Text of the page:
In response to our “Make and Mend” theme, reader Josh, aka Funky Space Cowboy, posted this story about fixing his TV remote control in the theme announcement comments. This is exactly the sort of content we’re hoping for. Thanks, Jason! If you have a repair/maintenance story, please share it in the comments below or email me.
A few years ago, the remote control for my stereo receiver started acting wonky, needing frequent technical taps to motivate it back into usefulness, even with new batteries. Eventually, it stopped working altogether. Taking a closer look at it with the batteries out, I quickly realized that the battery holder had just come loose from some other part inside the case and probably wasn’t making electrical contact anymore. Something like that should be an easy fix, even for someone that didn’t really have any experience with small electronics.
Unfortunately, the people who designed and manufactured the remote put it in a snap-together plastic case, with no screws or tabs on the outside to make it possible to open it for repair. I resorted to prying the case open with a flat head screwdriver, and in the process, brained a transistor. After much wailing and gnashing of teeth and cursing, I calmed down and decided to repair the battery holder anyway. I broke out my mostly unused soldering iron and started melting solder all over the place and eventually got it to go where I wanted it to go.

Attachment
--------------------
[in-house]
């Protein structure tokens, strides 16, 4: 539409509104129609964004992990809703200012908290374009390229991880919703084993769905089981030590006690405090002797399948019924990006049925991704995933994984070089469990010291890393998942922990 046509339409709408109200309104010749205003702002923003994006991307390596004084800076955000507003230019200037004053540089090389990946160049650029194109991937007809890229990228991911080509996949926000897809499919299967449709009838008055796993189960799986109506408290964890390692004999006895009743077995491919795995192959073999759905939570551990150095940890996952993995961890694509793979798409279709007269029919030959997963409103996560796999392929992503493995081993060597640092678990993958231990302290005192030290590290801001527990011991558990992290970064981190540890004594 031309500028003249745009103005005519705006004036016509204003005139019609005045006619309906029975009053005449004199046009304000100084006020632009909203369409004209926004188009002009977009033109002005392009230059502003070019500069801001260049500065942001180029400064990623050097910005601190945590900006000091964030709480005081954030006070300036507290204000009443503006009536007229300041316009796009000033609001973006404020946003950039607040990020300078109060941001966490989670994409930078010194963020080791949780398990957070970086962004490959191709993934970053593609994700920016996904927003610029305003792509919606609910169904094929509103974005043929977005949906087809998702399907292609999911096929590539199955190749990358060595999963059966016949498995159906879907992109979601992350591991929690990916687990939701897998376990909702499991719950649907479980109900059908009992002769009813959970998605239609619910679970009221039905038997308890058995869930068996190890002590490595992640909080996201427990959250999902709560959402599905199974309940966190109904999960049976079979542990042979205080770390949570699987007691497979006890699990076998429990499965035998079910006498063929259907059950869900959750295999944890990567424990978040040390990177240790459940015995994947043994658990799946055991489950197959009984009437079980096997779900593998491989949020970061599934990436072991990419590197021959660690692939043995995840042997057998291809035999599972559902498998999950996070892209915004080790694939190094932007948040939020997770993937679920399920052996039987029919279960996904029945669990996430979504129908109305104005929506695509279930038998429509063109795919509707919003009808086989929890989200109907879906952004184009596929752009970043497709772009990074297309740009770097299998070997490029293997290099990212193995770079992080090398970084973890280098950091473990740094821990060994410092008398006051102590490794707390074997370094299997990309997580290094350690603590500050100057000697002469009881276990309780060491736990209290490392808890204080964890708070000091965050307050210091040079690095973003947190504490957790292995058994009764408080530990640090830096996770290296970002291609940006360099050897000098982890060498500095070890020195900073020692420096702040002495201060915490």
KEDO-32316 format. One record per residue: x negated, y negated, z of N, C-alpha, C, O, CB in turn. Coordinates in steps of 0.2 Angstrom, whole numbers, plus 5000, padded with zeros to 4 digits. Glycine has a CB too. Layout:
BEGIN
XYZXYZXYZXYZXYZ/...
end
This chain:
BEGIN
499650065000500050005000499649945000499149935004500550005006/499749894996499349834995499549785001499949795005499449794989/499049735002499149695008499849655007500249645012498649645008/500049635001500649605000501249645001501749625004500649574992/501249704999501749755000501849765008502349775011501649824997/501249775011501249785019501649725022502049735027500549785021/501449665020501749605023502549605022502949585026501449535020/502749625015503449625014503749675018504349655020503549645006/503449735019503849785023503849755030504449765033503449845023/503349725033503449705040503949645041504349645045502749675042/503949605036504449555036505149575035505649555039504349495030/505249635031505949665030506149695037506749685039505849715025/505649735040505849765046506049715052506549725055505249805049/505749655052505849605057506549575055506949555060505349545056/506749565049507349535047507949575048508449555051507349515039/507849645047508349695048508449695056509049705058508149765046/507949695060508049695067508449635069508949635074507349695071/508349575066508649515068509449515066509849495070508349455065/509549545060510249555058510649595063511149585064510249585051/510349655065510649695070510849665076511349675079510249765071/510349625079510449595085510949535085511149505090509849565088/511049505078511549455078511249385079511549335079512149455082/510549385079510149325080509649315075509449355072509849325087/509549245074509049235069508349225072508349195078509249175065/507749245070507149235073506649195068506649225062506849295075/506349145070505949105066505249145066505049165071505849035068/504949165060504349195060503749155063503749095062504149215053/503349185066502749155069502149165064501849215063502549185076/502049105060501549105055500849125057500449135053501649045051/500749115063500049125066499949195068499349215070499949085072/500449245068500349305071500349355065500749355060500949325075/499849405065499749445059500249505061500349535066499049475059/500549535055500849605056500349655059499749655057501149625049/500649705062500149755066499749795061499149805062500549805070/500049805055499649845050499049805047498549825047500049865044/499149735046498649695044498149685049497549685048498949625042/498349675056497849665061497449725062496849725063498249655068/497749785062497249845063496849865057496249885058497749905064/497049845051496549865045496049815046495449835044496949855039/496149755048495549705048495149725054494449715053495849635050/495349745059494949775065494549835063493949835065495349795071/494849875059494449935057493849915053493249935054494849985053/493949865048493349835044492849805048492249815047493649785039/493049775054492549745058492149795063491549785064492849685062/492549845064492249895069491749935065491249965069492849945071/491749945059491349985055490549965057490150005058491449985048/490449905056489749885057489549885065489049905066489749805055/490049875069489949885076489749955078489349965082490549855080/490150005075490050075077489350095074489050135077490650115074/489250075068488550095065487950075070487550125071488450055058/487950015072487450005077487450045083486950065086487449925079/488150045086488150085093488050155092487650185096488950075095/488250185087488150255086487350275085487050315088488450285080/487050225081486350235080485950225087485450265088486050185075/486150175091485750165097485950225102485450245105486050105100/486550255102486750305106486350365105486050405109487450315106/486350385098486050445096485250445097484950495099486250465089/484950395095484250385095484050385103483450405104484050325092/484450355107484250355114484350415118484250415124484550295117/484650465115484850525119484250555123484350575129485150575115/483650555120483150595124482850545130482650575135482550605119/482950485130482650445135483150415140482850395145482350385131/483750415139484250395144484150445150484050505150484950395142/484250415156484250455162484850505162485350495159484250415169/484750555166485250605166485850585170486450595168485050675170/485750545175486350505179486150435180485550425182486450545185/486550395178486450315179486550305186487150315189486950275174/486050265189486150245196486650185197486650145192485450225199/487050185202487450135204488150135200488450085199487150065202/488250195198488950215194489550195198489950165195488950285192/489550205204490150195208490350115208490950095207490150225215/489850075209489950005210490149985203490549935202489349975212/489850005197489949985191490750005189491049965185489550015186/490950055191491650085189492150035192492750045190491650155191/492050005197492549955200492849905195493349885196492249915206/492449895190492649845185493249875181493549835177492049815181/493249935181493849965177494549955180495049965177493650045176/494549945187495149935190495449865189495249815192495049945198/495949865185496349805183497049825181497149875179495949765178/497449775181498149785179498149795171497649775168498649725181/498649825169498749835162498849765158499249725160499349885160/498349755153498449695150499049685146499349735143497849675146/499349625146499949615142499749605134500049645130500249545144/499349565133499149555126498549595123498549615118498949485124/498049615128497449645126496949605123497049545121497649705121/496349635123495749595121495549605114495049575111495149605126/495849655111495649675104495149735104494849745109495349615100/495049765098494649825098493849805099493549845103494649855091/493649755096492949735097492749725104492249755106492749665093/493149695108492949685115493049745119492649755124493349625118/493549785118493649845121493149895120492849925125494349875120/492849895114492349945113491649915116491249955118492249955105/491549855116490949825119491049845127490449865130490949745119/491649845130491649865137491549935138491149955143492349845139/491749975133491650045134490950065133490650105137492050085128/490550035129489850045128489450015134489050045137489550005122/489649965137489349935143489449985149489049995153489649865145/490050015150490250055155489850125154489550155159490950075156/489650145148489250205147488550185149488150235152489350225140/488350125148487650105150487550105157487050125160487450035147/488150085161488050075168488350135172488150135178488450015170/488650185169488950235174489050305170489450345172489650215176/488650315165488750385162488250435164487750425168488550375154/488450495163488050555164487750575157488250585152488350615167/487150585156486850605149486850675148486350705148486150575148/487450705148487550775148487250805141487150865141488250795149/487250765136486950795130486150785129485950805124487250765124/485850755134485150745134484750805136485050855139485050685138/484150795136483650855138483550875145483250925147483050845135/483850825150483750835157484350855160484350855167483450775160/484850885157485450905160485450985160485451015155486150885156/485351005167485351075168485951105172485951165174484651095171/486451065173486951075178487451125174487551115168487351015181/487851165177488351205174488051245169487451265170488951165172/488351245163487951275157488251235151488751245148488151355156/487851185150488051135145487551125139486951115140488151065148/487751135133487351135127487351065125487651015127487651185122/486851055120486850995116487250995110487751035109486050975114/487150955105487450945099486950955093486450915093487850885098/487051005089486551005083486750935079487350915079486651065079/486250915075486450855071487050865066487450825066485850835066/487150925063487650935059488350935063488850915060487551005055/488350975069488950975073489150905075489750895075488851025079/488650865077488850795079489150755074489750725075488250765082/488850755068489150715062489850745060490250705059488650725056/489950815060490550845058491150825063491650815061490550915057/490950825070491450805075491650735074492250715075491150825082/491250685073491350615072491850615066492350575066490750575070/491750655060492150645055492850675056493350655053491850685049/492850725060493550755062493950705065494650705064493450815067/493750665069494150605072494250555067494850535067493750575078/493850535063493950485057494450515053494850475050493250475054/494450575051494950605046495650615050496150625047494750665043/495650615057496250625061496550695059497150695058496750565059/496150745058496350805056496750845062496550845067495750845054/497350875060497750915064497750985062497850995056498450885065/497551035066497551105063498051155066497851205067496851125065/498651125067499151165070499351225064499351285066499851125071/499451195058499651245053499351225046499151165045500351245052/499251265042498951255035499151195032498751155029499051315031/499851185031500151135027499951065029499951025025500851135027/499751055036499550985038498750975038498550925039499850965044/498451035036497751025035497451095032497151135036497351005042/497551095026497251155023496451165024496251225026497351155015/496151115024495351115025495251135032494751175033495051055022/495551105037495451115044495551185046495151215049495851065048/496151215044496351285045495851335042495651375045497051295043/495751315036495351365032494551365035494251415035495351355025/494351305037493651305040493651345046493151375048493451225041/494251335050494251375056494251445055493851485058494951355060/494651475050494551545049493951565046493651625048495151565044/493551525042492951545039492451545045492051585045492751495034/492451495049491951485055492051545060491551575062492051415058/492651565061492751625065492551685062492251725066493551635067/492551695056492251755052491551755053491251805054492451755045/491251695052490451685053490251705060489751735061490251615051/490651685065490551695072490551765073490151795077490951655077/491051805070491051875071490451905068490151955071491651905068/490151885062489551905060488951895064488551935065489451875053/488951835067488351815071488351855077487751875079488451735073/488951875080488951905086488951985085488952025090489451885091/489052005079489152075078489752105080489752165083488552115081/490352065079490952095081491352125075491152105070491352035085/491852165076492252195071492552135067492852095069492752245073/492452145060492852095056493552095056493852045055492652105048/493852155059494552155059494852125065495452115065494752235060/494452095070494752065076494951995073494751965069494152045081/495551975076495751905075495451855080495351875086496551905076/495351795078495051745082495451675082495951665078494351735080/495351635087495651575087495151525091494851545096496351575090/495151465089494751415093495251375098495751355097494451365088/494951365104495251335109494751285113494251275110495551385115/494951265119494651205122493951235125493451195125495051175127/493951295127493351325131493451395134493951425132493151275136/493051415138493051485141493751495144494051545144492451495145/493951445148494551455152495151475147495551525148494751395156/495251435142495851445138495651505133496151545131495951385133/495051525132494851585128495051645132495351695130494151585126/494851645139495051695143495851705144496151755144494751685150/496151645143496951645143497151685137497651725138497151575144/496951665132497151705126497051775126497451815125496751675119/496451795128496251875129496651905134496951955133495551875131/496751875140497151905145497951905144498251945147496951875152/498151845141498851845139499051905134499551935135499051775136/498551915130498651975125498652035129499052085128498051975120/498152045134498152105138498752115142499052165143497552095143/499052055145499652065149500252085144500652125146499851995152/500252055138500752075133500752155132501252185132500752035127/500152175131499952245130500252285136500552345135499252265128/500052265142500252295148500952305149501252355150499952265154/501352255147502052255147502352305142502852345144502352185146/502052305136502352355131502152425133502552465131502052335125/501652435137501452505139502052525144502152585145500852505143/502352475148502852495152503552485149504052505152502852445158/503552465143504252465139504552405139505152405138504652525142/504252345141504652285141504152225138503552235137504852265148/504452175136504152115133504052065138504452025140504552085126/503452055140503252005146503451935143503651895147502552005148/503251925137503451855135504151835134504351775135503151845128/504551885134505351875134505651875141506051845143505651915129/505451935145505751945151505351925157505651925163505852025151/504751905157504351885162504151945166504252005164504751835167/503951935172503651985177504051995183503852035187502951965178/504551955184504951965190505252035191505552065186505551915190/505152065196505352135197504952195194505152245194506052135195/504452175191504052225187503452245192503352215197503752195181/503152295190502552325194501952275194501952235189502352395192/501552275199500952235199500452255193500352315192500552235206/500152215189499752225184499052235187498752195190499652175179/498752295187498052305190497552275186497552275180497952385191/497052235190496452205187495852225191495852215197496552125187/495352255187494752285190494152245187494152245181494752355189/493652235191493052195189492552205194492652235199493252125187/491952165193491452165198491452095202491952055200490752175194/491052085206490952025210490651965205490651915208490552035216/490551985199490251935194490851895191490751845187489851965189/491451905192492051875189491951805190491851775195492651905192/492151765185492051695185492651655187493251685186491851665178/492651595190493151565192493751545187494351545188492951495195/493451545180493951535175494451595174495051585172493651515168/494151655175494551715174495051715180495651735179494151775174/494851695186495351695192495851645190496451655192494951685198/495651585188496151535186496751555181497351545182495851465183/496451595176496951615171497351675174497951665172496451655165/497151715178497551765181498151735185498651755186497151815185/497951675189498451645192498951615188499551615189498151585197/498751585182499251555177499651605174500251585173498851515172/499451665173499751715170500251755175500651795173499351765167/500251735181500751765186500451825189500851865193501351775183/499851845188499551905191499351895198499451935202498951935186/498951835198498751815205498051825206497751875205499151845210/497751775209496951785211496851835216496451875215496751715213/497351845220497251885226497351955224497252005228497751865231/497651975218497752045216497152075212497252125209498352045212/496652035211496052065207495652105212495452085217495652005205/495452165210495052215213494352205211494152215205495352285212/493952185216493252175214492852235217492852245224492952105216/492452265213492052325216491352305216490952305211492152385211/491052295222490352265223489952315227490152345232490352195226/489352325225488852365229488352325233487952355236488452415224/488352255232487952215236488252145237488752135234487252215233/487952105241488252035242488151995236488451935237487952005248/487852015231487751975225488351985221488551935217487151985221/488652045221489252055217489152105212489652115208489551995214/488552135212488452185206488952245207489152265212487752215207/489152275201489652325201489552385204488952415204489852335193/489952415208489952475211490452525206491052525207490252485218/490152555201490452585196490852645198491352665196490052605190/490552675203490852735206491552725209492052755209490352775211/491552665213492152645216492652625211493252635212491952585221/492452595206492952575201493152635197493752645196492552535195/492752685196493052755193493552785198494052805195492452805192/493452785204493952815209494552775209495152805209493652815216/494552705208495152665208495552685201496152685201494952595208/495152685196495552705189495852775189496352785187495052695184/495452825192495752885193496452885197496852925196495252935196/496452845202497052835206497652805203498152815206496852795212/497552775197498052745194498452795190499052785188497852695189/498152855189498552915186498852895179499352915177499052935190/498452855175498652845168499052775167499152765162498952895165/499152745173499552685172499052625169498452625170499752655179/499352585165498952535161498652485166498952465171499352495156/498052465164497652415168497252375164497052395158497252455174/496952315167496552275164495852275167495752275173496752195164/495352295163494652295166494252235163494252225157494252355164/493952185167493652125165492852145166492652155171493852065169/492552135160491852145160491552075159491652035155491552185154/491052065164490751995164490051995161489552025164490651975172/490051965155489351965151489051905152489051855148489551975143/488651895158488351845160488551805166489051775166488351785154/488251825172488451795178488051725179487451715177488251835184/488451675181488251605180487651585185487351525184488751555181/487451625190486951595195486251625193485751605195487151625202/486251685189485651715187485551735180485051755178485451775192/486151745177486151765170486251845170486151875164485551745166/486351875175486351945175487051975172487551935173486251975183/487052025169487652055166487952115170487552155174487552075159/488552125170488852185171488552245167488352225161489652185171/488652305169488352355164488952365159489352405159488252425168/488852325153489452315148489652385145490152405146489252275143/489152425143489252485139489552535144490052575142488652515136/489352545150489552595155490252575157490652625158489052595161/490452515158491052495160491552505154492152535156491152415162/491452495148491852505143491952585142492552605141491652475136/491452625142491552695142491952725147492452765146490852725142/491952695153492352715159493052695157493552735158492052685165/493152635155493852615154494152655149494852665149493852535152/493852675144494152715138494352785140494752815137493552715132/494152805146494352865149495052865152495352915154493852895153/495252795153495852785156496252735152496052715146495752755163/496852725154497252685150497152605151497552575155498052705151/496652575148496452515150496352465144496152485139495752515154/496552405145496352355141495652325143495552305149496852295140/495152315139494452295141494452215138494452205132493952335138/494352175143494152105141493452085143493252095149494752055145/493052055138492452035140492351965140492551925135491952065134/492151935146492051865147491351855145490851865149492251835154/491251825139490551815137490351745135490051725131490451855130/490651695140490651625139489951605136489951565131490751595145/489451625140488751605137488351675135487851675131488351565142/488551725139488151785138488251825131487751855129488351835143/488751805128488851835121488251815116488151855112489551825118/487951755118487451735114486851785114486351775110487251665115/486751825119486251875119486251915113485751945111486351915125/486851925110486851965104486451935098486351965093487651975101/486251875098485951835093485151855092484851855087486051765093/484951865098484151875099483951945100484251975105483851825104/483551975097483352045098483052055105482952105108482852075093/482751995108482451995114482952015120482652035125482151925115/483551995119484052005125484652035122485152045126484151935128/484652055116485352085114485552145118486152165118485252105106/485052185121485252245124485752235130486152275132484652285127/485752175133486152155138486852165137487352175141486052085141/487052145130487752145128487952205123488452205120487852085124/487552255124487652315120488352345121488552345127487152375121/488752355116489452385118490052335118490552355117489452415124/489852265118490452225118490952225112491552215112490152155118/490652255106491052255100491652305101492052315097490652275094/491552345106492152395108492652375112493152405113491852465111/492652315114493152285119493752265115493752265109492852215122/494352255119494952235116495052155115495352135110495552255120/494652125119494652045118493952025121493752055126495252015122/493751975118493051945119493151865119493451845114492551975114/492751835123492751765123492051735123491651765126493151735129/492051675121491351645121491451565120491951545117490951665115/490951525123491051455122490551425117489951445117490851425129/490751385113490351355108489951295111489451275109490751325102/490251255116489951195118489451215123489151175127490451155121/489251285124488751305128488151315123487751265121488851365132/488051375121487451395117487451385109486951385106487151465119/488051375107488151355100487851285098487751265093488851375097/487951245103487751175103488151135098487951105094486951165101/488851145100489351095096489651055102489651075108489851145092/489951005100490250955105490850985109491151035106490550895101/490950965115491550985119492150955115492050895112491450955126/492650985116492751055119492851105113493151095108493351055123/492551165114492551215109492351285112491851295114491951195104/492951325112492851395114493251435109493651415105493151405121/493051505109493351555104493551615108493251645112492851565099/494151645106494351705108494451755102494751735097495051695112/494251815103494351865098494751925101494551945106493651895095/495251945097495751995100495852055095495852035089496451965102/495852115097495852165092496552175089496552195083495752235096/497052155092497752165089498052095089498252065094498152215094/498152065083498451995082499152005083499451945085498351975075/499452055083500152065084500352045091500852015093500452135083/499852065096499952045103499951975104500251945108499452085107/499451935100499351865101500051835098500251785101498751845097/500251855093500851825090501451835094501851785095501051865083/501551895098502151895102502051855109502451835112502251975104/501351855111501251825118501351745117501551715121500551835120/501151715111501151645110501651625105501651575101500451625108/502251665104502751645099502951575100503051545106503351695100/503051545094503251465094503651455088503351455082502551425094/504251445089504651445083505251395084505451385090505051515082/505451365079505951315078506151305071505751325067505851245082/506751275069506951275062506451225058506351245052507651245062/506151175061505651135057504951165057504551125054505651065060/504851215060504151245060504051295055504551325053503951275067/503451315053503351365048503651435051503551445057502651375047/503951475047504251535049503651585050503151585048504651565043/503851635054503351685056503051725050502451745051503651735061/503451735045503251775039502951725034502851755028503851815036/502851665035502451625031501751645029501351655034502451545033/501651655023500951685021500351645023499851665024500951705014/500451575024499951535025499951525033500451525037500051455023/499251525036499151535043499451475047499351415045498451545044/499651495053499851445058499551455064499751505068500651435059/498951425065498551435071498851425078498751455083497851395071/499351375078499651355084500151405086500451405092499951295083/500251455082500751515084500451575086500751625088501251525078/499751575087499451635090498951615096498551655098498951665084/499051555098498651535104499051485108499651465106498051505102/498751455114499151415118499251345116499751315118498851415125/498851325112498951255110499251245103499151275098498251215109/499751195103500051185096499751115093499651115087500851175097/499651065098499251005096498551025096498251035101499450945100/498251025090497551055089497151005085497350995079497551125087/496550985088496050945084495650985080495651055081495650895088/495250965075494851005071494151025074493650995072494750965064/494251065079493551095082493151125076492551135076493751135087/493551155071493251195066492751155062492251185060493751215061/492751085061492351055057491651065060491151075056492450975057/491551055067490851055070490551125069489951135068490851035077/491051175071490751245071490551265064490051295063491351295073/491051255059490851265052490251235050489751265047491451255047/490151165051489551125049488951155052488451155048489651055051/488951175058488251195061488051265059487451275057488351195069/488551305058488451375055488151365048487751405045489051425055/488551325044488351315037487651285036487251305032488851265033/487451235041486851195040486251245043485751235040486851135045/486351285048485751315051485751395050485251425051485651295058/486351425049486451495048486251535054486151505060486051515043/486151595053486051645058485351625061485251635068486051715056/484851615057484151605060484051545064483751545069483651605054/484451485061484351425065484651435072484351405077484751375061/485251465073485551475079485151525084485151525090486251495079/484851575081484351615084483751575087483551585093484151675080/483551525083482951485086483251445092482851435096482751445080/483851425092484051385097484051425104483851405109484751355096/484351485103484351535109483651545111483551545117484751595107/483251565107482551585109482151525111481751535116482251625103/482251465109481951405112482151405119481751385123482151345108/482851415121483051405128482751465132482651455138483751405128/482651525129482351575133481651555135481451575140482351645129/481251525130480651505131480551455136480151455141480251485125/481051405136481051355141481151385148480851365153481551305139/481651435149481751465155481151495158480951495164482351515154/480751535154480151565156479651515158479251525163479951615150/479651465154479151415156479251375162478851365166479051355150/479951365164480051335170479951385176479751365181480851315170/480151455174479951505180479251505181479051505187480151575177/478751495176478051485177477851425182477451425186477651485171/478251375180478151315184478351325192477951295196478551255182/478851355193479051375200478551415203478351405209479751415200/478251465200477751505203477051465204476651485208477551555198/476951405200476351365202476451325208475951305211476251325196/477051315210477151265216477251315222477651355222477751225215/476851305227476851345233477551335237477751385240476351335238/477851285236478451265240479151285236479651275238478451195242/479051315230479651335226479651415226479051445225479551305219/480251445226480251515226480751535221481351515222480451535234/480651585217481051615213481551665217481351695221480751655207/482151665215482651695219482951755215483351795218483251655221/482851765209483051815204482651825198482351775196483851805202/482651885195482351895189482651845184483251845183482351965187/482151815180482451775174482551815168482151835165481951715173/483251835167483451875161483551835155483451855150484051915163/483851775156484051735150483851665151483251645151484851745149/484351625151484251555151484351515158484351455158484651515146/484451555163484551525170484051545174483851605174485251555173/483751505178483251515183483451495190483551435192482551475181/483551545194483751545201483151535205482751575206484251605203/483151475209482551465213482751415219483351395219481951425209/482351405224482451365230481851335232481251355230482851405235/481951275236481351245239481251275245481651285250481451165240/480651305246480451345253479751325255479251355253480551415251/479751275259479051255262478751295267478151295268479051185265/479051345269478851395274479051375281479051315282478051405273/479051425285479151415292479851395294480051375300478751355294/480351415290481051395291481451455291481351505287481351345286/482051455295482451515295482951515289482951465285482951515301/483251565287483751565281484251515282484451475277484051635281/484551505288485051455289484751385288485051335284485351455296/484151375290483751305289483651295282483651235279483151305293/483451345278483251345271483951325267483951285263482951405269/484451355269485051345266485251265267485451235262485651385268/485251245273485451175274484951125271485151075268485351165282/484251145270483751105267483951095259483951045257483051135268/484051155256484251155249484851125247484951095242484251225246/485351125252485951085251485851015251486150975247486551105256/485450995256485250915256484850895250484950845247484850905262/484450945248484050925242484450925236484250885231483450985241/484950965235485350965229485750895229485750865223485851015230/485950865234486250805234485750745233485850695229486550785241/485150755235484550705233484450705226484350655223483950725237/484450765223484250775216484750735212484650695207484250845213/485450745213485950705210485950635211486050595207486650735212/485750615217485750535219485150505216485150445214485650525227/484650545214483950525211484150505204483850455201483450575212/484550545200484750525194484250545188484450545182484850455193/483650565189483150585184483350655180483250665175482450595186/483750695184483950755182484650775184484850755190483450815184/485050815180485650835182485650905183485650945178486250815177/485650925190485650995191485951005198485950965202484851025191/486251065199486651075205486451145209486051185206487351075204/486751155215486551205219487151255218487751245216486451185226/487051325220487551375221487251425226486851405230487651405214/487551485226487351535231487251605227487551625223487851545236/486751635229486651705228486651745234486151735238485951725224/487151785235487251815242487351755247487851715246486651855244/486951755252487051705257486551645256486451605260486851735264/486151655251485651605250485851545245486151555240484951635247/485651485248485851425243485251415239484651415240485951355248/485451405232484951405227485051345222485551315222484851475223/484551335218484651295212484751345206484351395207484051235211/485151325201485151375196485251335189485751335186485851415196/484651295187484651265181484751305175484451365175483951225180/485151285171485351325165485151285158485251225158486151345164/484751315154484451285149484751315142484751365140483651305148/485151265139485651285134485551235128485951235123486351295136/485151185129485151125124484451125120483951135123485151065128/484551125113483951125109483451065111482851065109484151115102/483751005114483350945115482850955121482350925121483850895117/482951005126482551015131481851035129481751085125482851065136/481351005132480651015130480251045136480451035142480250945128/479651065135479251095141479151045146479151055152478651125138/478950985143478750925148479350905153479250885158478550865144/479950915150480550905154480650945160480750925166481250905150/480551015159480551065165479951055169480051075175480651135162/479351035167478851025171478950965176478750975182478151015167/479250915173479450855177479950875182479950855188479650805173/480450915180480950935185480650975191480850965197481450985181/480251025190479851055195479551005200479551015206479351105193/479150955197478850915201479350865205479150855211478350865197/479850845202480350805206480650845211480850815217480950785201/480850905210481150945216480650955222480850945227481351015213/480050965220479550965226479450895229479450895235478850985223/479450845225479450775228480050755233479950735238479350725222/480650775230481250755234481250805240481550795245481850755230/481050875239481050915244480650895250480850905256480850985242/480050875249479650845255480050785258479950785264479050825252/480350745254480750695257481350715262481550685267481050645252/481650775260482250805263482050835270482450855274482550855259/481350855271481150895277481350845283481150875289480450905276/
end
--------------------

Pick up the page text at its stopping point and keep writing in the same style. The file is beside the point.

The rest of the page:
Then, I inspected the damaged transistor (didn’t know what it was at the time). It was beyond repair from its fight with the screwdriver, but the part # was still intact, so I hopefully plugged it into google, and as luck would have it, the first entry was to the product description page on Mouser.com. The replacement parts were very cheap so I order a five-pack for like a dollar. When they arrived, I carefully diagrammed how the dead one had been installed and removed it from the board and tried to solder one of the replacements in. Long story short, I killed four of the five I had ordered with excessive heat, thanks to my ham fisted soldering technique, but I managed to get the fifth one placed safely — and the remote worked! That was eight years ago and that repair is still going strong, I’m happy to report.
On the one hand, I curse the manufacturer for building the remote in such a way that I broke it worse, trying to open it for a simple fix. On the other hand, fixing the more complex problem I caused in the process sorta planted the kernel that soldering and electronics weren’t a dark art and beyond me. Even though I didn’t do much with that kernel in the intervening years, I still credit that one repair with giving me the idea and the interest in small electronics that I finally started developing recently with the help of the Make: Electronics book.
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